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Civil Aviation Security Rules

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Information about this document as published in the Federal Register.

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Federal Aviation Administration (FAA), DOT.


Final rule, technical amendment.


The Federal Aviation Administration (FAA) is making minor technical changes to a final rule published in the Federal Register on February 22, 2002, effective February 17, 2002. That final rule transferred certain FAA regulations to the Transportation Security Administration (TSA) and removed parts 107, 108, 109, 191, and Special Federal Aviation Regulation (SFAR) No. 91 from title 14 of the Code of Federal Regulations. The final rule, however, did not make conforming amendments to several cross-references to parts 107 and 108 appearing elsewhere in the FAA's regulations. This technical amendment conforms the cross-references to parts 107 and 108. These changes are not substantive in nature and will not impose any additional burden or restriction on persons or organizations affected by these regulations.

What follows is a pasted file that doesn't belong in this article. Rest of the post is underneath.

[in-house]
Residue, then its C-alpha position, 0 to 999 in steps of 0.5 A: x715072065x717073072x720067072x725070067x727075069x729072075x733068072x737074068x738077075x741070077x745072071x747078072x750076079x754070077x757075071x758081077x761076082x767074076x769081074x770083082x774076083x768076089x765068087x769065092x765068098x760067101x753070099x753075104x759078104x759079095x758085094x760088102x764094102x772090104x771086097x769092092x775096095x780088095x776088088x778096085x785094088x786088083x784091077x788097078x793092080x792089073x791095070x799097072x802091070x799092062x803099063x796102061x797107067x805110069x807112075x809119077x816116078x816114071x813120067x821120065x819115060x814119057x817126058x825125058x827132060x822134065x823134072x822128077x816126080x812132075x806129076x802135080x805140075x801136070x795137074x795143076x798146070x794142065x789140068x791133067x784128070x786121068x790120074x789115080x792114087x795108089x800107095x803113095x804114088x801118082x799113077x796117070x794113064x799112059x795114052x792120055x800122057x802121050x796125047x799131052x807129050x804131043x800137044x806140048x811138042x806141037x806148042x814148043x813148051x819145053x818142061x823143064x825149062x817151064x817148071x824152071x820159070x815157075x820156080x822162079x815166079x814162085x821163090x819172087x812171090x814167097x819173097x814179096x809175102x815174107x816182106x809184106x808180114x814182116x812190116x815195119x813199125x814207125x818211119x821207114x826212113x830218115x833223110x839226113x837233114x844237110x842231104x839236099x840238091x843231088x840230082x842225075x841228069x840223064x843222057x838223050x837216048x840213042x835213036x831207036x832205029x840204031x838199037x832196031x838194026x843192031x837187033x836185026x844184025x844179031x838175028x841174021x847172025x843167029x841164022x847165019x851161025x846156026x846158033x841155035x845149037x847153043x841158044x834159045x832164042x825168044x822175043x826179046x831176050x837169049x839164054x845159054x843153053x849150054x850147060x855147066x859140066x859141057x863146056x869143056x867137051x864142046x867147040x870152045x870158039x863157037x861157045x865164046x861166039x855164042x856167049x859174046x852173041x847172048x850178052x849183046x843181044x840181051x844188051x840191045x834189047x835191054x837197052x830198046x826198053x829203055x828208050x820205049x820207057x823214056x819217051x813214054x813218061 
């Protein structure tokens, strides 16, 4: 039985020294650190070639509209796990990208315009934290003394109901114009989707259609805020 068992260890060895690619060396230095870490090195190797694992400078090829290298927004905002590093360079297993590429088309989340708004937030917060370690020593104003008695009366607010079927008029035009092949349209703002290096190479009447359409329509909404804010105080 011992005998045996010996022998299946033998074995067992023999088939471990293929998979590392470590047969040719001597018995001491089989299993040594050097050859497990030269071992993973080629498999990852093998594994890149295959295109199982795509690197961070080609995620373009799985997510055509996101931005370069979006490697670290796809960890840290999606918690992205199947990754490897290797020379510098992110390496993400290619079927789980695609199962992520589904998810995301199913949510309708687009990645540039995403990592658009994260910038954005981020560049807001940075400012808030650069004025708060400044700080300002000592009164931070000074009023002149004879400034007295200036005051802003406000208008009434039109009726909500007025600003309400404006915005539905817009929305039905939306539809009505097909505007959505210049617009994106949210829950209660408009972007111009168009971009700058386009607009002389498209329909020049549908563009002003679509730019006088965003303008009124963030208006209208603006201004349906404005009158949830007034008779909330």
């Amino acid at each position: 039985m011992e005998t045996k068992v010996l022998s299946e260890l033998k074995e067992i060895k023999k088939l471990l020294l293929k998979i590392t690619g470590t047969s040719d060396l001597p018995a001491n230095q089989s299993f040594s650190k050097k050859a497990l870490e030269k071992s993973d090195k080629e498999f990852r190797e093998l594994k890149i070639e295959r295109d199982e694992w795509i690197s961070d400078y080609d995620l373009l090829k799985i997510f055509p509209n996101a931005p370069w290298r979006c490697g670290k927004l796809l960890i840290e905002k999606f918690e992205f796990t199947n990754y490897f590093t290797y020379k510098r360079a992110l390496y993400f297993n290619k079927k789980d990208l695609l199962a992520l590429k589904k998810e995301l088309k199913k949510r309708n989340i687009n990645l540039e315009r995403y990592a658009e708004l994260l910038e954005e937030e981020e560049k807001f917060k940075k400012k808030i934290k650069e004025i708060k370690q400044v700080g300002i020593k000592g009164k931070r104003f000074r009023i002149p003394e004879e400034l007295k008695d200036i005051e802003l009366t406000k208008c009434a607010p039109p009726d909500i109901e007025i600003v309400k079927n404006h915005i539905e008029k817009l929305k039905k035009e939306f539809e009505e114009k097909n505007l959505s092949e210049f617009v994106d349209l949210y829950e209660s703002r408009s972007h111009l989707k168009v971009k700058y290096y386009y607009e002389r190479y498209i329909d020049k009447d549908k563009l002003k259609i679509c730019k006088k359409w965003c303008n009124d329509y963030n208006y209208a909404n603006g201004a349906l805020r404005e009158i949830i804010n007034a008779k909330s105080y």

May 10, 2002.

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Mardi Thompson, Transportation Security Administration, 400 Seventh Street SW., Washington, DC 20590; telephone 202-493-1227.

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The September 11, 2001, terrorist attacks and the potential for future attacks led Congress to enact the Aviation and Transportation Security Act, Public Law 107-71, November 19, 2001, which established the TSA as an administration within the Department of Transportation. On February 22, 2002, the FAA published in the Federal Register (67 FR 8340) a document that transferred the regulations on civil aviation security from the FAA to the newly created TSA, and removed parts 107, 108, 109, 191, and SFAR No. 91. However, we did not include conforming amendments to certain cross-references to parts 107 and 108, which are now obsolete. This technical amendment makes the appropriate technical changes to conform obsolete references to parts 107 and 108.